Feds Cut Jobs Programs By $100m Rossello Wants Courts To Resolve Corruption Cases 2 Soldiers Wounded In Iraq Riot Trial Continues With Expert Testimony Prasa Operations Should Be Apolitical Women Continue To Lag Politically Calderon Stands Behind Anti-Violence Campaign, Rossello Calls It Misguided
Zorrilla Acknowledges Federal Cuts To Jobs Programs
March 10, 2004
SAN JUAN (AP) - Contributions to federal programs that help unemployed people in Puerto Rico have experienced a dramatic cut in the past few years, said local Labor Secretary Frank Zorrilla on Wednesday.
The agency chief said he expects a $4 billion cut for next fiscal year.
Zorrilla said the Workforce Investment Act (WIA) has been affected the most, with a $100 million cut in two years to its regular allocation to the island.
The labor secretary cited an increase from to 2% to 7% in the U.S. unemployment rate as the cause of the redistribution of federal funds.
As for the School to Work Program, Zorrilla said the federal funds have dropped from $12 million in 2002 to $5.1 million in the current fiscal year.
He added that the programs federal funds have been eliminated for the next fiscal year.
Zorrilla presented this information during budget hearings at the Legislature on Wednesday.
Rossello Wants Courts To Resolve Corruption Cases
March 9, 2004
SAN JUAN (AP) - If former Gov. Pedro Rossello had "a magic wand" to resolve the allegations of corruption schemes made against politicians and public officers, he would use it to send the cases directly to court.
For the New Progressive Party president, the courts are the best forum in which to hear the allegations of corruption.
"The House of Representatives is a political forum. If I had a magic wand, I would prefer the cases be solved only through the courts," Rossello said.
That was Rossellos reaction when asked for his opinion as president of his partys legislative conference on how lawmakers should vote regarding the recommendation for expulsion of NPP Rep. Oscar Ramos.
A House Ethics Committee investigation concluded Ramos is guilty of 31 of 40 corruption charges, for which he should be expelled.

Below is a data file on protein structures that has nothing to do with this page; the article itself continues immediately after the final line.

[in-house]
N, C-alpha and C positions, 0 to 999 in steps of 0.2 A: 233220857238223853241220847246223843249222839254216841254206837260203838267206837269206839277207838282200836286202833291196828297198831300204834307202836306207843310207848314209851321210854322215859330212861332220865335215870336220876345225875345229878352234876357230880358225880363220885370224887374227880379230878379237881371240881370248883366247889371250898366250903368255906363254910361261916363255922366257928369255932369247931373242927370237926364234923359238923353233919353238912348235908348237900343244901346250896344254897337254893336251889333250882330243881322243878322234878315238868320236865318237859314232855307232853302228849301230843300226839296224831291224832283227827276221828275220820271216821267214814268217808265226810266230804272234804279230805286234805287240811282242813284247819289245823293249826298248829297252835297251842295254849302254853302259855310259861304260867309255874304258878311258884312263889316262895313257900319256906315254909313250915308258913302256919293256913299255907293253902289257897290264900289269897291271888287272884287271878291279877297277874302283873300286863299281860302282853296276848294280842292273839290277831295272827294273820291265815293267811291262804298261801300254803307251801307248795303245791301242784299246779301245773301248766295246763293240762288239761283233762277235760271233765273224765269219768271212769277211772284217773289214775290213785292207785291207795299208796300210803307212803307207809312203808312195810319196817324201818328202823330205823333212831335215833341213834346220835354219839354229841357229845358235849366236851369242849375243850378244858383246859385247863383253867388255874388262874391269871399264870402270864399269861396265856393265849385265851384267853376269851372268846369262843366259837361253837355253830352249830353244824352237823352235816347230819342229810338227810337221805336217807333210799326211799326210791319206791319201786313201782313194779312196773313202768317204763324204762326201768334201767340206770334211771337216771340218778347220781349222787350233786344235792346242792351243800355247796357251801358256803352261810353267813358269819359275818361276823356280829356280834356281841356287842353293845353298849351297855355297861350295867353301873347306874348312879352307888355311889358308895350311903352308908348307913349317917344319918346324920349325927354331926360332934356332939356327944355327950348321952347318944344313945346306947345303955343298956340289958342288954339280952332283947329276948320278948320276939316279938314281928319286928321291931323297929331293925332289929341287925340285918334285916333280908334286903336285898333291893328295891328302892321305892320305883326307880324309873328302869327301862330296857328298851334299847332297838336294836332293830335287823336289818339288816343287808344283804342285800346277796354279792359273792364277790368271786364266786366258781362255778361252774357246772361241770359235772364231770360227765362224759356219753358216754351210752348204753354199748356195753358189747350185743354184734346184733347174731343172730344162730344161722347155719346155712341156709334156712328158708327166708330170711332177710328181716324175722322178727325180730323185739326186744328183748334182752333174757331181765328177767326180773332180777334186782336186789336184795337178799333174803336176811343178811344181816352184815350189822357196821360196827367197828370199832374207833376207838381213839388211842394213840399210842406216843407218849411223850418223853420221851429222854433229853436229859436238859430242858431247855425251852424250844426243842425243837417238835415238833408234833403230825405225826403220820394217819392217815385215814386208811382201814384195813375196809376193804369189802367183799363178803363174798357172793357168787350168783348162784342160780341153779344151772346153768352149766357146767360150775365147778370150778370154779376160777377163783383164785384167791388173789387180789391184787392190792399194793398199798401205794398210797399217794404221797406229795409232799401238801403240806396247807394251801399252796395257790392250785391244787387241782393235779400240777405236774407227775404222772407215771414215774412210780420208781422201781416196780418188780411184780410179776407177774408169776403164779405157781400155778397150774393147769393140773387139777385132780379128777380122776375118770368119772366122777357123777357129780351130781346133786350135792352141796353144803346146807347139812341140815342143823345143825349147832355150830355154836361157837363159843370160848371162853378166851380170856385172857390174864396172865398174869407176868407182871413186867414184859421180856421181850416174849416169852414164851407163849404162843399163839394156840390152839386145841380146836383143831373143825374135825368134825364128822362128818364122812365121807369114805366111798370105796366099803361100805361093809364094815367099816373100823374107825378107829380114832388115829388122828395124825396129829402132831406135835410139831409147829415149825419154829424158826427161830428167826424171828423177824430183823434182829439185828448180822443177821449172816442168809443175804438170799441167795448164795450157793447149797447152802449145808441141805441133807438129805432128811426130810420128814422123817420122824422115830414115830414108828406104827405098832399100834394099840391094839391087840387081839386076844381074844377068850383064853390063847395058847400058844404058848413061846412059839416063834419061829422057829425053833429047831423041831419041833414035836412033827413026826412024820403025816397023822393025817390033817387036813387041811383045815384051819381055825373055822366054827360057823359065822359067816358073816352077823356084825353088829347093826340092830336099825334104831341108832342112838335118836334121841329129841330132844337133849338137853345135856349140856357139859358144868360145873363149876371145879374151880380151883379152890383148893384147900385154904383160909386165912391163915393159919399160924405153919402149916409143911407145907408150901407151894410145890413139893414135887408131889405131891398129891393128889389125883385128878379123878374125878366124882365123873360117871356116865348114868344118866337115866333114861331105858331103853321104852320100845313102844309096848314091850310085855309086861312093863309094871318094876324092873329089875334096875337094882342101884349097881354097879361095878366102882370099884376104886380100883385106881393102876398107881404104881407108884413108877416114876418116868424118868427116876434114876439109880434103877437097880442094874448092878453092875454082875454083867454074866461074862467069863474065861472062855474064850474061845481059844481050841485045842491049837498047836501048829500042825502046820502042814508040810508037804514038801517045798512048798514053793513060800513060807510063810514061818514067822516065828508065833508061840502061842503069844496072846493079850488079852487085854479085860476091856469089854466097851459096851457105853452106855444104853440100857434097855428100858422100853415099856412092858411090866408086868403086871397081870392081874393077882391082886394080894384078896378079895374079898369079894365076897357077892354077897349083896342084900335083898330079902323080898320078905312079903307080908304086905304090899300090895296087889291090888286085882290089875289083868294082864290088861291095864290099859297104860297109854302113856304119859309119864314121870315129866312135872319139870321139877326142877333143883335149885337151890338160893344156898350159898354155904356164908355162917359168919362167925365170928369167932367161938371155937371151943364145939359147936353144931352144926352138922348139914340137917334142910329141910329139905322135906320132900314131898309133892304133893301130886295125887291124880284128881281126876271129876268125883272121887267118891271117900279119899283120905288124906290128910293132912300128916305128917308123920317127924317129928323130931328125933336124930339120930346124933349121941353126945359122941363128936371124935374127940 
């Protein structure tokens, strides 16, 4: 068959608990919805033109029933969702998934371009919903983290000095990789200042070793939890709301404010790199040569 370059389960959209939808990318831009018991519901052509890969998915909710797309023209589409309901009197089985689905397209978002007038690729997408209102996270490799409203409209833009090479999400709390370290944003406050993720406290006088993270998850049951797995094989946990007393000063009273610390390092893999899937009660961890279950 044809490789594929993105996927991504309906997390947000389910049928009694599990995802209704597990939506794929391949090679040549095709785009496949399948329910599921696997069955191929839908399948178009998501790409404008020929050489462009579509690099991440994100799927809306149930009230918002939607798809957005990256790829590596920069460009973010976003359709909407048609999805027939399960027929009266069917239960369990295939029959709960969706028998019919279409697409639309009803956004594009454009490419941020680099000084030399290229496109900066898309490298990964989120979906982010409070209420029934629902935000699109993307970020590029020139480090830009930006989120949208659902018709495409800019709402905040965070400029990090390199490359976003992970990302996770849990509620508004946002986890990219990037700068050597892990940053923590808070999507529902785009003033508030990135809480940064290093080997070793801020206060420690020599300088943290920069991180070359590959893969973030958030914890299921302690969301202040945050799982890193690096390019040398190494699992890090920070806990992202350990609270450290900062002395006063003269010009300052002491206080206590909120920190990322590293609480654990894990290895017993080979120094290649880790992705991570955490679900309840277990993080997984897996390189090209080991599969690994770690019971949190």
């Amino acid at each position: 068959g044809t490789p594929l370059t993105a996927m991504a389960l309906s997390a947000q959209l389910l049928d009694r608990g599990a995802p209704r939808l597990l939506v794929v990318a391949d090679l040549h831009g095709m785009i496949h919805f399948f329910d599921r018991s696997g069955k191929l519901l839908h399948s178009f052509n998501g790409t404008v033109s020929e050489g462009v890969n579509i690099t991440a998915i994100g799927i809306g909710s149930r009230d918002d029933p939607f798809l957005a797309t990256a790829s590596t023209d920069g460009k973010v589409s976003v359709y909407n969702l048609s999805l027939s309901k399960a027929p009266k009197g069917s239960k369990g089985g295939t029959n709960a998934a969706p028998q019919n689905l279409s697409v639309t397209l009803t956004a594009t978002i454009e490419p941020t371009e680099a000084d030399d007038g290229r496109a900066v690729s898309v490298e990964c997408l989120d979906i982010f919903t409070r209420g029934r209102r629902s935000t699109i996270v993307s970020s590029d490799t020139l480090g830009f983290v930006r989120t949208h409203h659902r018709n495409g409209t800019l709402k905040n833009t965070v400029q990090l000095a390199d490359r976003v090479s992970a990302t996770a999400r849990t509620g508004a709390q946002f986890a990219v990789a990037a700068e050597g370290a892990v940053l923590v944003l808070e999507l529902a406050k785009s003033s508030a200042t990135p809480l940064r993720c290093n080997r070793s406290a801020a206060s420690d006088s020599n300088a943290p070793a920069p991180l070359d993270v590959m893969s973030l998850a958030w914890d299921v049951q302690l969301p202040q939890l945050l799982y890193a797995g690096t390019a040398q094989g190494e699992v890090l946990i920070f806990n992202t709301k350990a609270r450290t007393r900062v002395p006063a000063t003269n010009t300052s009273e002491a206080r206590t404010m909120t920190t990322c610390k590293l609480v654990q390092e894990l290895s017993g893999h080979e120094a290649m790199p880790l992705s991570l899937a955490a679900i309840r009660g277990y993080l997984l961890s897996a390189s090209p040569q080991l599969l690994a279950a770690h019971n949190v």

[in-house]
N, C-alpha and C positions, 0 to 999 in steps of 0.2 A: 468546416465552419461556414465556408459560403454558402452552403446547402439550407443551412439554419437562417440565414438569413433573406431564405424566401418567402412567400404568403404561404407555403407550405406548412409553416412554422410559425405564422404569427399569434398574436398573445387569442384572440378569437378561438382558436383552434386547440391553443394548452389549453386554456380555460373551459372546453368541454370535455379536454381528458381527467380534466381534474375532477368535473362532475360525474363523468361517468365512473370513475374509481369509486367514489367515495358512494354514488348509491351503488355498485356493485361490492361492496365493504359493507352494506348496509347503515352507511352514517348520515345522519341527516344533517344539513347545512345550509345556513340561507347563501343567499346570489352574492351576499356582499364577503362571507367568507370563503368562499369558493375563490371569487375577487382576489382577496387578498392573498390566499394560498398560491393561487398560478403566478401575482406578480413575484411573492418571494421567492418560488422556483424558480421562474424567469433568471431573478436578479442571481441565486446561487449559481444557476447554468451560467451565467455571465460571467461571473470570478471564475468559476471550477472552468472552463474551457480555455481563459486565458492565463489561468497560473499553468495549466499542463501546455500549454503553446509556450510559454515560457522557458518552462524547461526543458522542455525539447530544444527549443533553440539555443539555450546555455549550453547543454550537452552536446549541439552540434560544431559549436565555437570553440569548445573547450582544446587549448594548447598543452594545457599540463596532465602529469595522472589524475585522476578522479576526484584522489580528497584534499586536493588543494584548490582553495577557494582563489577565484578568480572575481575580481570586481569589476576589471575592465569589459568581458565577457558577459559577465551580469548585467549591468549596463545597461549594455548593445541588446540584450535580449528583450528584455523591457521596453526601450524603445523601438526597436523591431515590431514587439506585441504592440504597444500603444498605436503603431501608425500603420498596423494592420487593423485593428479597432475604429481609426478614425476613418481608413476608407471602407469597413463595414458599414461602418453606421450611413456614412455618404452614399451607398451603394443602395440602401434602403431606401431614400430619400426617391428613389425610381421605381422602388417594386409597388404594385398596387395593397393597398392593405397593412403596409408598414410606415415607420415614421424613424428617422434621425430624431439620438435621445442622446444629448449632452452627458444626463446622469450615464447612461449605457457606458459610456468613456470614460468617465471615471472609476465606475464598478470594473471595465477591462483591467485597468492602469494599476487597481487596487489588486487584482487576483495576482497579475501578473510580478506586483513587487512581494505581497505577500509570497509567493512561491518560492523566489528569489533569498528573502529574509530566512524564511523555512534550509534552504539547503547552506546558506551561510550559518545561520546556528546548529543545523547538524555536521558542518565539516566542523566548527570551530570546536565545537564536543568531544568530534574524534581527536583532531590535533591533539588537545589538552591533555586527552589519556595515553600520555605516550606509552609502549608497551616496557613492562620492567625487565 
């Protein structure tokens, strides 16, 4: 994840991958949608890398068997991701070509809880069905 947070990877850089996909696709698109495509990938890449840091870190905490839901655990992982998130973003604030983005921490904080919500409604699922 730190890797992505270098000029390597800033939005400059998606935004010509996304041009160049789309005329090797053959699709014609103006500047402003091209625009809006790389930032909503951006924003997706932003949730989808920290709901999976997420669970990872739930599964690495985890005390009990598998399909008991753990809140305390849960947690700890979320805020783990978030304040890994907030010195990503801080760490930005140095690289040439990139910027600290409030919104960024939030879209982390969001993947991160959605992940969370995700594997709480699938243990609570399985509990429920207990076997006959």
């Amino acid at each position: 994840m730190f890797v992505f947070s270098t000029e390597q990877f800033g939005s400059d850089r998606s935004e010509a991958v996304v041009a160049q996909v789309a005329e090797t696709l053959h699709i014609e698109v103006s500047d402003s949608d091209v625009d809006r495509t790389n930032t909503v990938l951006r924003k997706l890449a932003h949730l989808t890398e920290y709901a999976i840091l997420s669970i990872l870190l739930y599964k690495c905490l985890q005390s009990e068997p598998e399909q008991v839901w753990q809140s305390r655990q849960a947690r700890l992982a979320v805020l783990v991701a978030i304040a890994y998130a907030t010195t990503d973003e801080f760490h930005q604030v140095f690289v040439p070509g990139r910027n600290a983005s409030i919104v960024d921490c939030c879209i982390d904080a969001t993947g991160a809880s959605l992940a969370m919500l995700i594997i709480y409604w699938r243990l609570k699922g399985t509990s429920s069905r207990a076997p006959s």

Thirty-nine votes are needed to expel Ramos. The majority has 29 lawmakers. Puerto Rican Independence Party Rep. Victor Garcia San Inocencio will vote in favor of expulsion. Nine members of the NPP minority must vote in favor of the report for the expulsion to occur. WOW sources, however, say such a number of NPP lawmakers will not vote in favor of expulsion. As a result, Ramos most likely will remain in his post.
Two Puerto Rican Soldiers Wounded In Iraq
March 9, 2004
SAN JUAN (AP) - Fort Buchanan Spokesman Jose Pagan said Tuesday that two Puerto Rican soldiers stationed in Iraq were wounded during an explosion Monday.
Pagan identified the wounded men as Sgts. Second Class Angel Rivera Delgado and Reinaldo Pagan Peña, who were assigned to transportation unit 432 of the Puerto Rico Reserve.
"Rivera received minor injuries to his left arm. Pagan is in a delicate state with multiple wounds to his hands and face," he said.
According to Pagan, both soldiers were transferred to Hospital 31 in Baghdad.
Riot Trial Continues With Expert Testimony
March 9, 2004
SAN JUAN (AP) On Tuesday, the jury in the trial against four New Progressive Party leaders charged with rioting heard testimony from an expert who conducted several tests on the shattered glass front door of the Womens Advocate Office. He concluded the door cracked from the inside as a result of strong blows it received from the outside.
Alexander Pechenick, a glass-making expert, said the door could have been broken by a wood cylindrical object, compatible with the flagpole of the U.S. flag that hit the door on June 20, 2002.
"It had to have been with an object softer than metal but stronger than a hand," Pechenick said. "A piece of metal would have broken the door from both sides," he added.
Pechenick noted that the glass door was covered by plastic, which prevented it from crumbling when broken.
"Great strength is needed to break laminated glass. It isnt easily broken. I couldnt break it with my hand," Pechenick said.
The witness said the cracks to the door occurred from the strength of the impact that the door received from the outside.
Prasa Won't Improve As Long As It Is Subject To Politics
March 8, 2004